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Worm Composting In a Garden Tower – Expert Tips

The Garden Tower system is a garden, composter, and worm farm in one. The great thing is that you feed the worms, who in turn feed your plants.

It’s a little self-contained ecosystem that allows you to grow 50 plants in 4 square feet – you can fit this nearly anywhere!

When you water your plants, nutrients leach through from top to bottom. In this video, Kristi and Tom explain how vermicomposting in the Garden Tower works, why it works, and how to look after your worms.

Kristi Armes is a vertical garden system expert. In the video, she is joined by Tom Tlusty, an expert worm rancher.

Vermicomposting, or worm farming, is different from normal composting.

When you think of composting, you might think of a big pile of materials on the ground, or materials in a compost bin or tumbler.

When you use the right mixture of brown (high carbon) and green (high nitrogen) materials, the pile heats up. The heat attracts microbes which help to break the pile down into compost.

You might find some worms in these types of compost, but usually not until it has cooled down.

They’re a different type of worm too. I refer to these worms as earthworms. Tom calls them earthmovers. They crawl around and eat little bits of roots and things.

You can achieve some amazing things with this system:

amazing garden tower plants
An ultra-productive garden tower on a patio. Image via GardenTowerProject.
nice garden tower with flowers cabbage
Kale and cabbage in a Garden Tower, combined with flowers. Image via GardenTowerProject.
productive garden tower tomatoes pumpkin flowers
Look at the tomatoes at the top of this Garden Tower! Image via GardenTowerProject.
two productive garden tower gardens vegetables
This Garden Tower owner is producing plenty of food for their family! Image via GardenTowerProject.
very succesful garden tower plants
Tomatoes and basil, combined with other herbs and flowers in a Garden Tower. Image via GardenTowerProject.

Related: A Super Simple Worm Compost System for Your Kitchen Scraps

Vermicomposting uses compost worms.

These are worms you find in the top few inches of compost or leaf litter, and they’re the worms you use in your Garden Tower.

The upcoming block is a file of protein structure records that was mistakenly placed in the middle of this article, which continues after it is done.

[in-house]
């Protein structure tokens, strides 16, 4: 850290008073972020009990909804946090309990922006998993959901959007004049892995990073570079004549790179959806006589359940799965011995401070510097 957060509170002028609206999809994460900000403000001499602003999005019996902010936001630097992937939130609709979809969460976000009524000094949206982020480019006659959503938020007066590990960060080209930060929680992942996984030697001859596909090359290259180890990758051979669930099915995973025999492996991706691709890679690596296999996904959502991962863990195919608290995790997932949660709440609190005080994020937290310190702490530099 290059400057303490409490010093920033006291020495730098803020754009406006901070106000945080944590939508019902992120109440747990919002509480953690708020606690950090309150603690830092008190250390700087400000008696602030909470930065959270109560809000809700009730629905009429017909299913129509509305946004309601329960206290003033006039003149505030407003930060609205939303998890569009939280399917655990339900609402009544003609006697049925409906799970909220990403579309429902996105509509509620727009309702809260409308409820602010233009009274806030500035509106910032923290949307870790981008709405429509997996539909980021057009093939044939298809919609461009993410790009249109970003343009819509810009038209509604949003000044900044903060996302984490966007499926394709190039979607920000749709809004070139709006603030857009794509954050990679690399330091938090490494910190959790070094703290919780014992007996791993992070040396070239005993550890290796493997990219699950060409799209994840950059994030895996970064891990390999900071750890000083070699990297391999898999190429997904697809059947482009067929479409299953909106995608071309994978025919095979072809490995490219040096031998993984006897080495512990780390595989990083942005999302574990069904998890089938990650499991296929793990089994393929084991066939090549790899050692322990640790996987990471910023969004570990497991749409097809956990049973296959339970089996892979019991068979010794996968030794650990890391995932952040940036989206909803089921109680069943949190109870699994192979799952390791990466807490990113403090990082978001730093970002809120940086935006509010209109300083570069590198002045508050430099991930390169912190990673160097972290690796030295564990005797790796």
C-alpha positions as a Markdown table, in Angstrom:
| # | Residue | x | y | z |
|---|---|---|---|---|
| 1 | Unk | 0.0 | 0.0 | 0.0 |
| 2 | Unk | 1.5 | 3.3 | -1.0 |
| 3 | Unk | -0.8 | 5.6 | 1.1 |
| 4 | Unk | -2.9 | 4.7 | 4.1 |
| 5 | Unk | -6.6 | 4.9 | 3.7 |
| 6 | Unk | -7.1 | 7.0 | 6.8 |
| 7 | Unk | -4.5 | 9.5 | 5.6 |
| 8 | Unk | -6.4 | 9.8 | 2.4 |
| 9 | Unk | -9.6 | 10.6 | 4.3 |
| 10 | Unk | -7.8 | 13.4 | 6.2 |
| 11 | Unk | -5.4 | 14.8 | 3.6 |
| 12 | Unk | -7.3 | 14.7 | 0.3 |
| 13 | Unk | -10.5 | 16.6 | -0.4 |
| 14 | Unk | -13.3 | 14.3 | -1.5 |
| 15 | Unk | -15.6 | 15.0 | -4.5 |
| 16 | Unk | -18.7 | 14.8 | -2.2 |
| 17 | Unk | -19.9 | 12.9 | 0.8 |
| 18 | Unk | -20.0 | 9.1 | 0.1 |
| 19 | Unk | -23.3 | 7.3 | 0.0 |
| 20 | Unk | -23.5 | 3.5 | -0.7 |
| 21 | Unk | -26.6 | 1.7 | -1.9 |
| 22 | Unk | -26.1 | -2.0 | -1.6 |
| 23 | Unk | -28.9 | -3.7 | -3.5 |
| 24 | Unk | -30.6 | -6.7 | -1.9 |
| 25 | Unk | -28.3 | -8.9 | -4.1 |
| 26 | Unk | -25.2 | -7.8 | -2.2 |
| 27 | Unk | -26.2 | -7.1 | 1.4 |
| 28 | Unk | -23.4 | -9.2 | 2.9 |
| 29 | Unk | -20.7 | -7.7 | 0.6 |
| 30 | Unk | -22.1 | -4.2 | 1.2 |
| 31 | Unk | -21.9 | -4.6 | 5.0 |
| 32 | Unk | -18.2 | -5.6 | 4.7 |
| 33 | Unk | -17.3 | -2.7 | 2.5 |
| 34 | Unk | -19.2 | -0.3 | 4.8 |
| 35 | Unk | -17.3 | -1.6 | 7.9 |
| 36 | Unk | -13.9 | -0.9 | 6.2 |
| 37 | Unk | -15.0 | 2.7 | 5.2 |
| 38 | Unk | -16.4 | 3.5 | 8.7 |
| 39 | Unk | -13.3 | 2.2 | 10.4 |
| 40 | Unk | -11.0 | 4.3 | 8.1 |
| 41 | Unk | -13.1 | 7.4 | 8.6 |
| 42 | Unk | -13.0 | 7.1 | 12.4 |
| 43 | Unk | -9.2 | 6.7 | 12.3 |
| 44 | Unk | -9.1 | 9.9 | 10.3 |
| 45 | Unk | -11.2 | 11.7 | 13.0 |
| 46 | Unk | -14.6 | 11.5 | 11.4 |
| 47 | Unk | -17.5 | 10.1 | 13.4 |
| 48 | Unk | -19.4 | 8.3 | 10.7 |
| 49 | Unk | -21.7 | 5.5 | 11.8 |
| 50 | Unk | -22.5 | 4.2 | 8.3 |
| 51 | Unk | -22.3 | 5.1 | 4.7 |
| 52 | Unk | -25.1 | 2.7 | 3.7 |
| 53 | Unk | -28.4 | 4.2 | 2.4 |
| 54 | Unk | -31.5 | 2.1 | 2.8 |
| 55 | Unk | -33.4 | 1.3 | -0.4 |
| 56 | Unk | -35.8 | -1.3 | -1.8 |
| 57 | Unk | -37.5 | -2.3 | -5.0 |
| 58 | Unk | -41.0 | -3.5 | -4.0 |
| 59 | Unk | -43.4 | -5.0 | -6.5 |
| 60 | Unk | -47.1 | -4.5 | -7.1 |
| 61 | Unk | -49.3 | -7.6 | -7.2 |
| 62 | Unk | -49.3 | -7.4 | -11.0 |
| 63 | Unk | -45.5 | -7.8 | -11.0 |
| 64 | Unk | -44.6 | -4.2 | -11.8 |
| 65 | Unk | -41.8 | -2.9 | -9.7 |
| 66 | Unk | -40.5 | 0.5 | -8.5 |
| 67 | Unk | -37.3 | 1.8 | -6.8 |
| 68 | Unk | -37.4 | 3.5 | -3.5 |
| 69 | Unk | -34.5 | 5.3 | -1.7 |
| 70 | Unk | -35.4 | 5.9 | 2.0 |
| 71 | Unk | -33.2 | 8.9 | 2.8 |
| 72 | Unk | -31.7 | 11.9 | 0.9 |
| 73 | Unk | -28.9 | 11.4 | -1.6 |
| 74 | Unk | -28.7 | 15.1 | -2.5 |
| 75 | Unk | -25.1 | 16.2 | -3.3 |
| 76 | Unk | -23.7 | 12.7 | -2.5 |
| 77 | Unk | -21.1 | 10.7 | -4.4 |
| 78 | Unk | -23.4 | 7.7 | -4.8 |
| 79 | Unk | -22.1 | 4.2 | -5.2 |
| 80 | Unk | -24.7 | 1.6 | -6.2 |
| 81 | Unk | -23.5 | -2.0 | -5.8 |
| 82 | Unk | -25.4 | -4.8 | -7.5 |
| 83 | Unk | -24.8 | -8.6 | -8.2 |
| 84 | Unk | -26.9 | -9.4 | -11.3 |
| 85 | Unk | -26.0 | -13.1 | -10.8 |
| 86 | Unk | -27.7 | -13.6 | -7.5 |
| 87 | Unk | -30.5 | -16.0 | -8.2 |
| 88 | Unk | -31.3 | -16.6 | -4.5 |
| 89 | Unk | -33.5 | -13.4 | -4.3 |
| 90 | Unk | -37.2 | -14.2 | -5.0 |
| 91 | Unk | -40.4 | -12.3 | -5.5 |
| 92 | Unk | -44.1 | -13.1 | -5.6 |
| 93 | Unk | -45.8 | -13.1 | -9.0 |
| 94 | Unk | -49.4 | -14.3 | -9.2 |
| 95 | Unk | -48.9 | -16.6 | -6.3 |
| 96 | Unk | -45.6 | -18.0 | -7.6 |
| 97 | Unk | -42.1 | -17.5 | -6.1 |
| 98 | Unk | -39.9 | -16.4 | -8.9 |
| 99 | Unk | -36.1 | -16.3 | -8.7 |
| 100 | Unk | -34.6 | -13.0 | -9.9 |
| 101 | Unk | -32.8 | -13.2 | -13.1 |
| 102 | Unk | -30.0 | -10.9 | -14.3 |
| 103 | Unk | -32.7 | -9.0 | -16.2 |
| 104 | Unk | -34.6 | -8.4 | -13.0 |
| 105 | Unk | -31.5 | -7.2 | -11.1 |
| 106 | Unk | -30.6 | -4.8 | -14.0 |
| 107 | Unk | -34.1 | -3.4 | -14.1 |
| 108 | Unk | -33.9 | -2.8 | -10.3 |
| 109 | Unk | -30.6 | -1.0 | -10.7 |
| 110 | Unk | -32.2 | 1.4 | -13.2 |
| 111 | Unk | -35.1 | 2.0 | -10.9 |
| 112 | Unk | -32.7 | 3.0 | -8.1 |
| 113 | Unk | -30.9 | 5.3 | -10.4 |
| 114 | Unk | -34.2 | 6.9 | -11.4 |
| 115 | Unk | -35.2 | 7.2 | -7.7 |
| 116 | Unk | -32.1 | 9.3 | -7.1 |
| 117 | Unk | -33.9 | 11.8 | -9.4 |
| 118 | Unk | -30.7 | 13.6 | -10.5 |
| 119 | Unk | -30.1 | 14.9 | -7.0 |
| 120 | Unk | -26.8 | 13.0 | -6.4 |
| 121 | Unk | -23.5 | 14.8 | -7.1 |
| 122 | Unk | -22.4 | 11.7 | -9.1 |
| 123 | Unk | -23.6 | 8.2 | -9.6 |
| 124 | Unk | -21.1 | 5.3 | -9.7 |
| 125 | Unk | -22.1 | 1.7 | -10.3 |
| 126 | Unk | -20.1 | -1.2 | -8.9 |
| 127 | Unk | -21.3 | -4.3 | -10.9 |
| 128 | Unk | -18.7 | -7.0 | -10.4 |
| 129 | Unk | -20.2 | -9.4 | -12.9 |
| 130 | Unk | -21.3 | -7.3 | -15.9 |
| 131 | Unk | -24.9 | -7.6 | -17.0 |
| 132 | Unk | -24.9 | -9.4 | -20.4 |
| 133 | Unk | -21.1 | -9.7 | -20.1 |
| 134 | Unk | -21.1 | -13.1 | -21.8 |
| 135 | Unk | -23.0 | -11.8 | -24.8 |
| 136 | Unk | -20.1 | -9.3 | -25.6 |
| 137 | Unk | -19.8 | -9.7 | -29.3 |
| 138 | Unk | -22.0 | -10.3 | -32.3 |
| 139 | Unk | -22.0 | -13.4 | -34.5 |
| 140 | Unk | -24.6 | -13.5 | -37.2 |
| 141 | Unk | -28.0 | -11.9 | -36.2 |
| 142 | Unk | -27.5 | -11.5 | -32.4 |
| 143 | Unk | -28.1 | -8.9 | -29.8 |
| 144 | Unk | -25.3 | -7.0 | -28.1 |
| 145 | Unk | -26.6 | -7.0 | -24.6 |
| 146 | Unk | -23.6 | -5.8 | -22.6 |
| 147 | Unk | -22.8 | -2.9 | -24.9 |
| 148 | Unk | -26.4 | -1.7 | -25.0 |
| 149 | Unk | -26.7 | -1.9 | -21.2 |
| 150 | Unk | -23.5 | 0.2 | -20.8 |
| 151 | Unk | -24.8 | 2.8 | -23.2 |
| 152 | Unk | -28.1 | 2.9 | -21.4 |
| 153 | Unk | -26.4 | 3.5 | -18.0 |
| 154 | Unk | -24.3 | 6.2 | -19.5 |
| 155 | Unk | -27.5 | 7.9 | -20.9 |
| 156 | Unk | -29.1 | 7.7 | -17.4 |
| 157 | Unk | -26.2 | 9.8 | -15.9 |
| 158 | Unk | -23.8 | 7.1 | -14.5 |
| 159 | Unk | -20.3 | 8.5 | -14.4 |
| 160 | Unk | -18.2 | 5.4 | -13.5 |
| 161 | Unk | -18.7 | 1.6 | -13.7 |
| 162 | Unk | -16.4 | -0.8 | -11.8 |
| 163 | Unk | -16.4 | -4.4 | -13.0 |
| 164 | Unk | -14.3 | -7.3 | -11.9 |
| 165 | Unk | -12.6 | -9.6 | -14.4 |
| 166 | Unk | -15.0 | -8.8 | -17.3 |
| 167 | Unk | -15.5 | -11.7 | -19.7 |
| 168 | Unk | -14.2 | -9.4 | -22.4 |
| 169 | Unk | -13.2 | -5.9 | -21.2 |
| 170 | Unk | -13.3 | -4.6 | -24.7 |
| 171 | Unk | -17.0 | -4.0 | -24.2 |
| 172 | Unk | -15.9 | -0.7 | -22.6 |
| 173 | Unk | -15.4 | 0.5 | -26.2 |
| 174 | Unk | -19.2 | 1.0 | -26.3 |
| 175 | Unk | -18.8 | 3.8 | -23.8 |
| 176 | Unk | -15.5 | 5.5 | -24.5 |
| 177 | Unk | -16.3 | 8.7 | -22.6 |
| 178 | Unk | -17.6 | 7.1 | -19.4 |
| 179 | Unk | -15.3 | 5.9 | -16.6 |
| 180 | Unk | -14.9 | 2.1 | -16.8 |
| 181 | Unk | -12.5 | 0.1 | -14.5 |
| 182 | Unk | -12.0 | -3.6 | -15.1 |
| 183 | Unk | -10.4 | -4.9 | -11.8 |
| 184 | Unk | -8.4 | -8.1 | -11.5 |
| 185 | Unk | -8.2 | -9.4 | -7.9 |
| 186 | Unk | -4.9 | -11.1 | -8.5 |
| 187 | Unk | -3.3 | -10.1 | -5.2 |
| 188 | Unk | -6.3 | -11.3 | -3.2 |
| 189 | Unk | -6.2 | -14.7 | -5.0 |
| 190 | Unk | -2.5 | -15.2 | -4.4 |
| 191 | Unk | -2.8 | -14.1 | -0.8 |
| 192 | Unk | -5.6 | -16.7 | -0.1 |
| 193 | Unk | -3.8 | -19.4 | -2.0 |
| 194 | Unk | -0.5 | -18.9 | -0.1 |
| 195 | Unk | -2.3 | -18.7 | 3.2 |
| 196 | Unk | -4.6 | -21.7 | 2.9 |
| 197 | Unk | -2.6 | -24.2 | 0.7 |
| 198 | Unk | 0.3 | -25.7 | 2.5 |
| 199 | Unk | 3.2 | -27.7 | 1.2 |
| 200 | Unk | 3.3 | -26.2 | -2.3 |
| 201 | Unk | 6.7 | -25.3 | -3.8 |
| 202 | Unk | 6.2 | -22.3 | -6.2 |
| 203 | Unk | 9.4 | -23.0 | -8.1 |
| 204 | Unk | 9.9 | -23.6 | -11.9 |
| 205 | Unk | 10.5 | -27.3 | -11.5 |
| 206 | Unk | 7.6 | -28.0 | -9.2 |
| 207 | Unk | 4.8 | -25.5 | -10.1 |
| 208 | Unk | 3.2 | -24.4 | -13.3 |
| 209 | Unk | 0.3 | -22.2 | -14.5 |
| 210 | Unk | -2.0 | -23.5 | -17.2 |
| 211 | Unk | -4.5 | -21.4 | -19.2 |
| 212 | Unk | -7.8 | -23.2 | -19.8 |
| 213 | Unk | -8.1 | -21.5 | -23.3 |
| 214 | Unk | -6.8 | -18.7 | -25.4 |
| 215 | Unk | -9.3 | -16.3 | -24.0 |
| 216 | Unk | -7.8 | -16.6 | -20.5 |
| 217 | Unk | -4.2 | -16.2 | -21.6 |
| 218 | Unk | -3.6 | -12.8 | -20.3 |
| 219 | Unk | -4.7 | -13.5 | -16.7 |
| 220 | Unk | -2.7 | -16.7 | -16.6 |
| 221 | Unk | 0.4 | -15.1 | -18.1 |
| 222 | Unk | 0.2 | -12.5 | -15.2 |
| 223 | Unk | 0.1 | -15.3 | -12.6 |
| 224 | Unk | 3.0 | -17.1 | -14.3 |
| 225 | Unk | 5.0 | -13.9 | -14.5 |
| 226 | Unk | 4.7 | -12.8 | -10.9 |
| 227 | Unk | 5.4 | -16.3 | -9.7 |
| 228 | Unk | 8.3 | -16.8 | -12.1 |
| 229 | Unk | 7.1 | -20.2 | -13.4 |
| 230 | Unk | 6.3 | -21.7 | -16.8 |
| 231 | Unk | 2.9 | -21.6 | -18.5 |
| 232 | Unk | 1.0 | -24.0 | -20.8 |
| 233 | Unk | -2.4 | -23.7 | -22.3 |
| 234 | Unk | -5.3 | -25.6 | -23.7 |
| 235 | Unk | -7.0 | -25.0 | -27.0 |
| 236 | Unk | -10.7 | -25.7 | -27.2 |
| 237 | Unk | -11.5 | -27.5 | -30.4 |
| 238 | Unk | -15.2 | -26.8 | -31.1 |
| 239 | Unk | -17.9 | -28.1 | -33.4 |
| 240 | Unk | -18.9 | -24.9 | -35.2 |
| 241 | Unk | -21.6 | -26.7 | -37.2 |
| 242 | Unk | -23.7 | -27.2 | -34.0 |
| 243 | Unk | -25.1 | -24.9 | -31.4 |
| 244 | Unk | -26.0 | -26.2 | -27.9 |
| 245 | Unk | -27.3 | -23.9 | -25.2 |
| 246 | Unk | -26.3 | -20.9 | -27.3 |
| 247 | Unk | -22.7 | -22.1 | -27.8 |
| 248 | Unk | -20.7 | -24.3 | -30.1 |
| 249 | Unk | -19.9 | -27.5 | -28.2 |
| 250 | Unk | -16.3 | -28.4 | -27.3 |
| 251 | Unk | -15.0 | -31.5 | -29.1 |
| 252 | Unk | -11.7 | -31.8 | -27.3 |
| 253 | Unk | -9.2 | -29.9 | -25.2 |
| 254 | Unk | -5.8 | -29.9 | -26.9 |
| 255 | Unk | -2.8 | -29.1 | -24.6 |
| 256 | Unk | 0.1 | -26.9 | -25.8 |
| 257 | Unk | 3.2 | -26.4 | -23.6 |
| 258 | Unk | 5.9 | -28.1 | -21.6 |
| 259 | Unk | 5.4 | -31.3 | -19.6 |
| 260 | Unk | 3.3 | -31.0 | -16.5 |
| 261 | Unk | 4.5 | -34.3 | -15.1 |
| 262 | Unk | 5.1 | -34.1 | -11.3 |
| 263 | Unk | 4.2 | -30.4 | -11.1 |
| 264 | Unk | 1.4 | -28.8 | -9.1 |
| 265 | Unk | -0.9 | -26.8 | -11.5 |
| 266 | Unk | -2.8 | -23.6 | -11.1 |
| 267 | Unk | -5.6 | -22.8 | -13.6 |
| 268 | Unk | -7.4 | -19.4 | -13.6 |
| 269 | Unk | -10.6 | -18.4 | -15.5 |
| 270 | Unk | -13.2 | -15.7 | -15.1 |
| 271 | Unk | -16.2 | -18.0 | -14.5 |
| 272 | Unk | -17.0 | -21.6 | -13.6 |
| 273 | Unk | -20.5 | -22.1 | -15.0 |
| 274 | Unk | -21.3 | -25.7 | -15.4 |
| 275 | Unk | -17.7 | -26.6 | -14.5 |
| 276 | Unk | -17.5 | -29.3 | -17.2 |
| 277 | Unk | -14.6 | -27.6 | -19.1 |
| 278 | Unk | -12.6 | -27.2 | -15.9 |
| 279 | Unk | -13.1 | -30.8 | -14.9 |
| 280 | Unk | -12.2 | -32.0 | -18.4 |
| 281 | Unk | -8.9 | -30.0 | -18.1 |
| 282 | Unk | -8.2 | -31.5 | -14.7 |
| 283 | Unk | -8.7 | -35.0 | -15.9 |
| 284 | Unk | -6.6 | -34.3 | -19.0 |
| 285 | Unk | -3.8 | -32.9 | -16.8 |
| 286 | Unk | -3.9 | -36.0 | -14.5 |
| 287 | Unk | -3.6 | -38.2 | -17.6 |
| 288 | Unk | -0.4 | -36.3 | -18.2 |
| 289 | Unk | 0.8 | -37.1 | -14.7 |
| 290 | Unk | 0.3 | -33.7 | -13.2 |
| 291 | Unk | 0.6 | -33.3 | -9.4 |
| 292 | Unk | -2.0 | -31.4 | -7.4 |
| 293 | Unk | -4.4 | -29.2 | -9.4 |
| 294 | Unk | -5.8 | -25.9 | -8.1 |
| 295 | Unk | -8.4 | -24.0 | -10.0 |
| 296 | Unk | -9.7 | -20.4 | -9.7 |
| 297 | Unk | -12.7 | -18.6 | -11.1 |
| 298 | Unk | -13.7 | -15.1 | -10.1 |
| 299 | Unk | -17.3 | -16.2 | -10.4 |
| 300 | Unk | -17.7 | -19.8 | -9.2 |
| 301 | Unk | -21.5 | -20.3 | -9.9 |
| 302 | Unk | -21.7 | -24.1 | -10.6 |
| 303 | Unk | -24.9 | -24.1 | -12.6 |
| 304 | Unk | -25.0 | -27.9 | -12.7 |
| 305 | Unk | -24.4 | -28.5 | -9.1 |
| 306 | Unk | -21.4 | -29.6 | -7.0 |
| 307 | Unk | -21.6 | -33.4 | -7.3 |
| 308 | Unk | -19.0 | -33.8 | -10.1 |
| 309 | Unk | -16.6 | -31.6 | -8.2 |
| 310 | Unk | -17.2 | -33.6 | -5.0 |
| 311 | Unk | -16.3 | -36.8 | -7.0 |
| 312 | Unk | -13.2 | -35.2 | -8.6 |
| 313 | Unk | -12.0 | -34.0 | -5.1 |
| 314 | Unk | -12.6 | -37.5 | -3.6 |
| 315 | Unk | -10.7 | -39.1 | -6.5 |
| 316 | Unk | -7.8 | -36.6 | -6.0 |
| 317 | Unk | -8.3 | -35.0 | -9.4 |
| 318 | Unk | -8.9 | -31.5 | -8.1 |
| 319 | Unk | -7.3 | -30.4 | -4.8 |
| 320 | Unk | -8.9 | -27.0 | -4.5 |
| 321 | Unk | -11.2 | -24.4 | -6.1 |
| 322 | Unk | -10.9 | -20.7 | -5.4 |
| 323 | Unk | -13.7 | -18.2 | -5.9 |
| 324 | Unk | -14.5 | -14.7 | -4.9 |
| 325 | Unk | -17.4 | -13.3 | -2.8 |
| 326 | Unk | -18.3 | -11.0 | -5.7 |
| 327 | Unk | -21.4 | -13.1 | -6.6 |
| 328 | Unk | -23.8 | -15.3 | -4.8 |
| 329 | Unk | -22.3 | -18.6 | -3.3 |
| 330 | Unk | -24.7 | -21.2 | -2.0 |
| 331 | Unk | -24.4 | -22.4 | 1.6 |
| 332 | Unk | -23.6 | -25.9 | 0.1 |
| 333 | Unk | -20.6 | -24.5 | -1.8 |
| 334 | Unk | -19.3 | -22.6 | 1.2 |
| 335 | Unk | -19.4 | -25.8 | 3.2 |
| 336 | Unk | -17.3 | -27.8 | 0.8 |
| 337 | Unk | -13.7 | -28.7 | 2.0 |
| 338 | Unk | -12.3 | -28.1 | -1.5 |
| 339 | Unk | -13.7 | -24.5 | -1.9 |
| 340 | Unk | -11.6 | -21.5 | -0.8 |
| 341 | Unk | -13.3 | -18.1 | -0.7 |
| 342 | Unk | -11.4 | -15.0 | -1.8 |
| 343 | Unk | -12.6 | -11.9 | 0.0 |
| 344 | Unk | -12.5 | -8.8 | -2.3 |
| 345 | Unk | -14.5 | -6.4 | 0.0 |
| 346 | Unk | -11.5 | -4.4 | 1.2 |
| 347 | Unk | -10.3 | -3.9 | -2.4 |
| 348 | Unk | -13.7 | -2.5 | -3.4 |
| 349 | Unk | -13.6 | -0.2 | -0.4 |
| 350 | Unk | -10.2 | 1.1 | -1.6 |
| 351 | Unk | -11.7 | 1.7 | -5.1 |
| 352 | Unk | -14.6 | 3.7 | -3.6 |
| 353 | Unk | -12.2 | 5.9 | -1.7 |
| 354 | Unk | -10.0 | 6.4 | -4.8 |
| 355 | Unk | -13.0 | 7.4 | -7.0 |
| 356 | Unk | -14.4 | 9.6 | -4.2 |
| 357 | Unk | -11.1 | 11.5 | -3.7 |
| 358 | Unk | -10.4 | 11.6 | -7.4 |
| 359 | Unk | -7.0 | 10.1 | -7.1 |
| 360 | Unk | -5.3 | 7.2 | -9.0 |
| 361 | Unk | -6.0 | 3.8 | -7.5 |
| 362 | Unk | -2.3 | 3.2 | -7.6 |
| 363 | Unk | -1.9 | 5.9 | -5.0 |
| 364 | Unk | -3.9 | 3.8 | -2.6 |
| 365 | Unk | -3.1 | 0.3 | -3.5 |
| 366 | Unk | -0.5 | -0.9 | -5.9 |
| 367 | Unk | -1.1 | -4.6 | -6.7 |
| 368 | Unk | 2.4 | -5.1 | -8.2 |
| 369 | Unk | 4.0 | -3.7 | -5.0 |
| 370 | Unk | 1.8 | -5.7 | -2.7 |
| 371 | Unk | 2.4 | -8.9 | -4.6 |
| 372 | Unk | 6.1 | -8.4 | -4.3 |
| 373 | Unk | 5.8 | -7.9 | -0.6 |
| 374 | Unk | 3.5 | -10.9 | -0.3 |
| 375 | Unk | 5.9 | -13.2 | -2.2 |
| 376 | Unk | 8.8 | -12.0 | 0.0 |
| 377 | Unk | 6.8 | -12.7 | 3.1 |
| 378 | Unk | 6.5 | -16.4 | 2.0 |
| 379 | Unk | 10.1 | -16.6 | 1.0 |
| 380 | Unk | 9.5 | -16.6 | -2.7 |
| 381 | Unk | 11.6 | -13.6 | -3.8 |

They’re not earthmovers, they prefer an environment with loose materials and will enjoy your kitchen scraps. Red Wrigglers are a type of compost worm.

Red Wrigglers are much smaller than earthworms, like the Nightcrawler.

Tom mentions many people ask how much they should feed the worms in their Garden Tower. He advised that you start small, only feed a handful of scraps every few days.

When the food starts to disappear quicker, you can adjust the amount accordingly.

Garden Tower Project

Tom also runs us through how to create the worm habitat.

He saves up materials such as kitchen paper rolls and packing paper, and shreds these into a worm habitat, mixed with straw and corn husks. The smaller the pieces are, the quicker they will break down.

Related: 16 Vital Things You Must Know Before Starting a Garden

Use a variety of brown materials and add about 4″ of this into the bottom of the vermicomposting tube of your Garden Tower.

Read the full article over at Garden Tower Project!

This article was originally published in August 2019 and updated in September 2021.


  • Jack of all trades, master of some. Wild garden grower. Loves creating stuff. From food forests and survival gardens to soap and yoghurt. A girl on a farm with two kids and one husband (yep, just one - although another one would be handy). Weirdly enjoys fixing fences and digging holes. Qualified permaculture teacher and garden go-to.

Suzanne Harris

Thursday 9th of September 2021

Yep this sounds so logical to me, super way to garden especially for an old lady like me, make the use of every little space, no room for weeds